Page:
Schizoid personality disorders

Schizoid personality disorders
A schizoid personality disorder is categorized in the group of eccentric personality disorder. People suffering from this disorder often appear peculiar. They are usually detached, distant and indifferent to social relationships (Bates, 2015). They prefer to spend most of their time alone and hardly express their emotions. People with this disorder are able to function well despite that they prefer taking jobs which they spend most of their time alone such as night security officers. Usually, this disorder begins in late adolescence or early adulthood. People with this disorder also have poor coping skills.

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It is difficult to assess the predominance of schizoid personality disorder because the patients hardly search out for treatment. However, the schizoid disorder is more common in men than in women. It is even more common in people having close relatives with schizophrenia (Bates, 2015). A schizoid personality disorder can be caused by the environment whereby emotions and warmth were absent in the childhood or caused by genetic thus being inherited. The common symptom of this disorder is that the patients avoid contact with other people to an extent of continuing to live with their parents even after there are adults and even avoiding marrying. Other symptoms are that they daydream, have no close friends, have happiness in few activities such as sex, find it difficult to relate with others, often show little emotions and choose jobs that they will hardly interact with other people (Bates, 2015). A schizoid personality disorder can result in some complications such as mood disorders, anxiety disorders and lack of social interaction which is the most common complication associated with this disorder (Bates, 2015).

Mostly, treatment for this disorder is usually short-term and the patient is more likely to terminate the treatment after the problem at hand is solved. One of the treatment methods is psychotherapy. During this treatment, the clinician should create a therapeutic relationship and develop a rapport; this is usually gradual and may not ever result in a typical therapeutic relationship. The clinician should ensure that the patient feels secure during the therapeutic relationship as they tend to create a social distance with people close to them. The clinician should also exercise cognitive restructuring to help solve the irrational thoughts that may be affecting the patient’s behavior negatively (Freeman et al., 2015).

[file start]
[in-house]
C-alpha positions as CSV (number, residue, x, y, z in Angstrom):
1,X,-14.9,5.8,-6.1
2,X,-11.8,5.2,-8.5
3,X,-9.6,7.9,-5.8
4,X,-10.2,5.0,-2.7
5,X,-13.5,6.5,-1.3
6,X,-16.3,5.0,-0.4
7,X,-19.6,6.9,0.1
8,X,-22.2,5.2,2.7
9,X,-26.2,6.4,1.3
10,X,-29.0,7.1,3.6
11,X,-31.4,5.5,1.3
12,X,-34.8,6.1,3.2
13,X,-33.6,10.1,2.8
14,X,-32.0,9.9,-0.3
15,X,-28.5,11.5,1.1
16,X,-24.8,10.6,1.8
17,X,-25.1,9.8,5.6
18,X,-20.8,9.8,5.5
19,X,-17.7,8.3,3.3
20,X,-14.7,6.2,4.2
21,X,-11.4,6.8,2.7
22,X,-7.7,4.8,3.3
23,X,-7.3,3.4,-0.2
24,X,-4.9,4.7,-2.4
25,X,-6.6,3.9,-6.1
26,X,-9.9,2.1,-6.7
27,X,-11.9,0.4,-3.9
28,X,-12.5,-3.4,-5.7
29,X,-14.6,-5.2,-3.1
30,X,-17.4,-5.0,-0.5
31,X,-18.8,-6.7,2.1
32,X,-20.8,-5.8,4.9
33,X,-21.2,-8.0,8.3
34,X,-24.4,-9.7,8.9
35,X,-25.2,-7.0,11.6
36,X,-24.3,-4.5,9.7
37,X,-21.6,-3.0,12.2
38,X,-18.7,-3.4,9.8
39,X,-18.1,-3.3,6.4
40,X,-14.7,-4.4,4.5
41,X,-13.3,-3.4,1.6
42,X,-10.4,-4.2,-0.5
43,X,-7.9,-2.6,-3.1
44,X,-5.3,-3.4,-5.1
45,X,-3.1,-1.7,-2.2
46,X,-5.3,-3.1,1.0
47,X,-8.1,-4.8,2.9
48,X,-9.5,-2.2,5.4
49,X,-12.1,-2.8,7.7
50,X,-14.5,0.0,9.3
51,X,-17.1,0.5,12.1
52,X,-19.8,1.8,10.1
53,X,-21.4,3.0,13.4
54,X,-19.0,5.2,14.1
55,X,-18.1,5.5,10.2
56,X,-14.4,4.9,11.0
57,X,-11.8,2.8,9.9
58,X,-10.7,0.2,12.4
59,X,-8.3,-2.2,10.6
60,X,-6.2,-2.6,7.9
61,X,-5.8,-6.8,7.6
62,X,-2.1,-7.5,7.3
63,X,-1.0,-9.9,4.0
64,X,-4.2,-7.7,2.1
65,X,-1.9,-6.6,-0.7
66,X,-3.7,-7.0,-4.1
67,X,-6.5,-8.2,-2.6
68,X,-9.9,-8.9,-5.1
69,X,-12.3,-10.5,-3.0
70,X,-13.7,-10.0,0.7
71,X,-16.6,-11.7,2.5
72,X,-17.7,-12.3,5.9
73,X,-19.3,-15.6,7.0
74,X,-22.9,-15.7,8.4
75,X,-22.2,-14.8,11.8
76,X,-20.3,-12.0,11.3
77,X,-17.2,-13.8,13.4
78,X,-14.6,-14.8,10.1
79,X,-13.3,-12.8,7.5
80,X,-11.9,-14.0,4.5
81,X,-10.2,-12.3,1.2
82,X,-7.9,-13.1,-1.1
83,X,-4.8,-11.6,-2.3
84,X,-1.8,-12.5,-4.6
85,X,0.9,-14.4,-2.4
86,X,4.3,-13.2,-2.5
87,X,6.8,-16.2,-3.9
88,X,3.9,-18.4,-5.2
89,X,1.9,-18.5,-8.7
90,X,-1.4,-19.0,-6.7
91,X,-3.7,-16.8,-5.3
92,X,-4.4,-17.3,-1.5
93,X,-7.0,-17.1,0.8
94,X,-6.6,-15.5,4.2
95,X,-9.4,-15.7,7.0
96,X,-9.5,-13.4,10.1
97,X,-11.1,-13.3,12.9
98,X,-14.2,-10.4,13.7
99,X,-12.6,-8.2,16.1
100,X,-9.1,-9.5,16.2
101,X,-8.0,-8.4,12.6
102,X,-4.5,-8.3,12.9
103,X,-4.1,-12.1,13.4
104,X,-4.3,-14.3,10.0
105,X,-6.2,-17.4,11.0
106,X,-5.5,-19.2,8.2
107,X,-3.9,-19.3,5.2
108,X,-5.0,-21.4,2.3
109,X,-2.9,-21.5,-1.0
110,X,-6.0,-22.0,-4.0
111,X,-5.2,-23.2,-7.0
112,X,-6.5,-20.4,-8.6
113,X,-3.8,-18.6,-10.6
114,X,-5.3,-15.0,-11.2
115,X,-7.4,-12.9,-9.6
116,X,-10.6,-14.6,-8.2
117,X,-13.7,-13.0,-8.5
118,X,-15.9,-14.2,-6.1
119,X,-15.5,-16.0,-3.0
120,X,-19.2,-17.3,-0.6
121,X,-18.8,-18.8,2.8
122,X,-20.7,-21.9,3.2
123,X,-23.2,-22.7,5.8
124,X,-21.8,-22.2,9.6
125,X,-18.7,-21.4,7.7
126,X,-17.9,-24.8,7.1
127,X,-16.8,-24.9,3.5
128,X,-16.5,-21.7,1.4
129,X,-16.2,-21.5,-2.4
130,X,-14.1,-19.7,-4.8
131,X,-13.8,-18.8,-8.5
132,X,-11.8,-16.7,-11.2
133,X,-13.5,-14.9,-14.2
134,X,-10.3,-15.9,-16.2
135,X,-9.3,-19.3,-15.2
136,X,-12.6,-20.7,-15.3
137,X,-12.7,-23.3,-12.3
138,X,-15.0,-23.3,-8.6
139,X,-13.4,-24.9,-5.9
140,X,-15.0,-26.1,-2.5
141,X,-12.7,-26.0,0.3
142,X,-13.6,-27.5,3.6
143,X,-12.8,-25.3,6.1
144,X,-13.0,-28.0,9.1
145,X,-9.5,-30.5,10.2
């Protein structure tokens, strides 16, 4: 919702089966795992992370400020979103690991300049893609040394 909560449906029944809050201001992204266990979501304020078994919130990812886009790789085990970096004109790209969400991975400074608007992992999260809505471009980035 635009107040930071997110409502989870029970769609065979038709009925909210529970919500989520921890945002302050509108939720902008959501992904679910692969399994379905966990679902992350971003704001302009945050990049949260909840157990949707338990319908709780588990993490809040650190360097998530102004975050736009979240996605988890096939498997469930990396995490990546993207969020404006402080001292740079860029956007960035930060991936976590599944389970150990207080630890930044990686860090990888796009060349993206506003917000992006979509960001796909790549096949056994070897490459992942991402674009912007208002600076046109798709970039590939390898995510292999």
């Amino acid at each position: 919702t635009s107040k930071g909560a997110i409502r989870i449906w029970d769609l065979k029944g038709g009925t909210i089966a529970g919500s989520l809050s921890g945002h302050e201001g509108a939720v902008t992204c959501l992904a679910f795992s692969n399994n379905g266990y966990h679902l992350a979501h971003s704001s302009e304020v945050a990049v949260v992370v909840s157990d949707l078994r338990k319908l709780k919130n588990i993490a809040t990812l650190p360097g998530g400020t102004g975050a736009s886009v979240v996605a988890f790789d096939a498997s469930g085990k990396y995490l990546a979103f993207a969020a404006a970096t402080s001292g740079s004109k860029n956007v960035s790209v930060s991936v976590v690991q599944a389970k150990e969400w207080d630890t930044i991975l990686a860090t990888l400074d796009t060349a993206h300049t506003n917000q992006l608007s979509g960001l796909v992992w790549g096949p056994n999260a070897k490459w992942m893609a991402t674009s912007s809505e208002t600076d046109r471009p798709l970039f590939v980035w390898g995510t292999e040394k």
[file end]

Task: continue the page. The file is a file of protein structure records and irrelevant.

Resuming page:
The clinician should also provide support and stability to the patient. The patient can then be introduced to group therapy (Mulay & Cain, 2017). However, this can lead to premature termination of the treatment as they hardly value social interactions. During the group discussions, the patient should not be pushed to participate more in the group discussions until he\ she is ready to start participating (Karterud et al., 2015). The group leaders should ensure that the patient is protected from critics and isolation from other members for not participating (Freeman et al., 2015). Eventually, the patient may start participating more and more though it is a gradual process. The patient can also join a self-help group which will help reduce the feeling of isolation and help them overcome fear. These groups help the patient develop healthier social relationships (Karterud et al., 2015). schizoid personality disorders can also be treated through medication (Cloninger & Svrakic, 2016). However, medication should be done in case the patient is suffering from a concurrent acute psychiatric problem. Mostly, this treatment is usually antidepressant medication, Long-term treatment should be avoided as they may interfere with the effectiveness of psychotherapy (Cloninger & Svrakic, 2016). There is no known way of preventing schizoid personality disorder, however, the above will help in treating the disorder.


1. American psychiatric association. (2013). diagnostic and statistical manual of mental disorders (5th ed.). washington, dc: author. wheeler, k. (ed.). (2014). psychotherapy for the advanced practice psychiatric nurse: a how-to guide for evidence-based practice (2nd ed.). new york, ny: springer publishing company
2. Beck, A. T., Davis, D. D., and Freeman, A. (Eds.). (2015). Cognitive therapy of personality disorders. Guilford Publications.
3. Cloninger, C. R., and Svrakic, D. M. (2016). Personality disorders. In The medical basis of psychiatry (pp. 537-550). Springer, New York, NY.
4. Hummelen, B., Pedersen, G., Wilberg, T., and Karterud, S. (2015). Poor validity of the DSM-IV schizoid personality disorder construct as a diagnostic category. Journal of personality disorders, 29(3), 334-346.
5. Mulay, A. L., and Cain, N. M. (2017). Schizoid Personality Disorder. In Encyclopedia of Personality and Individual Differences (pp. 1-9). Springer International Publishing.
6. Bates, C. (2015). Schizoid Personality Disorder.

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